Desirable futures harmonize the hopes of individuals with the coordinated actions of organizations and their teams. Such actions rely on agreement, which requires conversation. Therefore, our shared future is tied to our competence in conversation—and we need a deep and prescriptive proficiency, not a shallow, clichéd one such as that afforded by today's collaboration tools and social media.
In situations of rapidly increasing complexity, existing solutions are inadequate. Finding a way through wicked problems means nothing less than the invention of effective worldviews; in other words, we must create new language to counter the new complexity confounding us.
But when complexity increases, so does uncertainty, and so our stress rises, too. A response to the fears of individuals—and its twin, resistance to change—must be integrated into any deliberate design of our future. Again, conscious and skilled conversation is the means.
Hypothesis: Building viable and productive organizations requires prescriptive models of conversation and the creation of new language, in order to reach an assured co-evolutionary strategy and to secure a desirable future.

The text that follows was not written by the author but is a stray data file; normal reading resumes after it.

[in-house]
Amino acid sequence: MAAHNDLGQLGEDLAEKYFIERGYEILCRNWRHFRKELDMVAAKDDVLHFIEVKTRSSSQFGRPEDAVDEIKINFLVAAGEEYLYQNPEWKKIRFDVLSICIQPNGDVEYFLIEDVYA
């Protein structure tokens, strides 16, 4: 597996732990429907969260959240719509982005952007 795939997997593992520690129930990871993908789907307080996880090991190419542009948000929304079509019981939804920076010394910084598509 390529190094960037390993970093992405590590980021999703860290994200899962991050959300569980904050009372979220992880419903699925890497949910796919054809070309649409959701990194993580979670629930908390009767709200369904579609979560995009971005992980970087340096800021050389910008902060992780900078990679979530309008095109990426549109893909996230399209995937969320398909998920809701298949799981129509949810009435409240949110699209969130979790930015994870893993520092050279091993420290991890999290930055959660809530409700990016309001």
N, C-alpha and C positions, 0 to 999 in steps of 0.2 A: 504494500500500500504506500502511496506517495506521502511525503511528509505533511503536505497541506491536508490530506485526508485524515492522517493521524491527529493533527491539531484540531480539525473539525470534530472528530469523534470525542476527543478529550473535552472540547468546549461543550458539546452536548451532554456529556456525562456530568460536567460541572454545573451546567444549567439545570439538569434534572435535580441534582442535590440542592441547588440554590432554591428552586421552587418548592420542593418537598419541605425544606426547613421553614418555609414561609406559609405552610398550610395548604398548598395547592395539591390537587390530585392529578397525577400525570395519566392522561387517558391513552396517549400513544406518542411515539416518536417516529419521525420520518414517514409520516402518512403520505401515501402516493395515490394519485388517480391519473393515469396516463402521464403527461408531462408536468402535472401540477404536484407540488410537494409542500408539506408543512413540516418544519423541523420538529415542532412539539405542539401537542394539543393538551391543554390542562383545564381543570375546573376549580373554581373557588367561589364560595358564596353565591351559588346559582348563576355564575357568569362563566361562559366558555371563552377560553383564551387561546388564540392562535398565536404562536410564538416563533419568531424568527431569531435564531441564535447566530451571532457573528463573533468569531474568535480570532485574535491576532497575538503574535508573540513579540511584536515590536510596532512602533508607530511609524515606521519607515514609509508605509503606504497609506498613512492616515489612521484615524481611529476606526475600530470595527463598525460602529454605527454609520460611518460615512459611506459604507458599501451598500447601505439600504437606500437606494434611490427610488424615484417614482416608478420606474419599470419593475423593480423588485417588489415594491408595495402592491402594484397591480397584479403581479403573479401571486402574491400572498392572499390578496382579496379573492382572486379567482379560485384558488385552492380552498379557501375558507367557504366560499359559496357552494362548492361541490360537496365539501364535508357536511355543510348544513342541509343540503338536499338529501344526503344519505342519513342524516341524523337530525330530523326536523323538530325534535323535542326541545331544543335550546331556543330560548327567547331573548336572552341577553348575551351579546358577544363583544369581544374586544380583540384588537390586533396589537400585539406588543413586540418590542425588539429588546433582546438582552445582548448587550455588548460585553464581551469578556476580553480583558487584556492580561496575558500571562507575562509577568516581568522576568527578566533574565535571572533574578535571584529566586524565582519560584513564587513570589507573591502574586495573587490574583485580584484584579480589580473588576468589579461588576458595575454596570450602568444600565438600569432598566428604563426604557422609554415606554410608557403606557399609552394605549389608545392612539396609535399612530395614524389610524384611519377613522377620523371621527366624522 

Paul Pangaro is a technology executive, conversation theorist, entrepreneur and teacher. He is CTO and co-founder of CyberneticLifestyles where recent clients include Nokia, Samsung, Alcatel-Lucent, Intellectual Ventures, Citigroup, Ogilvy & Mather, and Gideon Gartner. Projects span software roadmaps, mobile services, new models for user interaction, and design for innovation. His experience with organizations has led to a rigorous understanding of the barriers to change and a set of prescriptions for enterprise innovation and creative teamwork that he has presented in São Paulo, Paris, Vienna, Berlin, Amsterdam and throughout the United States. At Stanford University, Paul co-taught a course in the cybernetics of design for 7 years and teaches now in the School for the Visual Arts MFA Interaction Design program in New York City. He was awarded a BSci from MIT in Computer Science and Humanities, and a PhD in Cybernetics from Brunel University. His work can be found at http://pangaro.com/.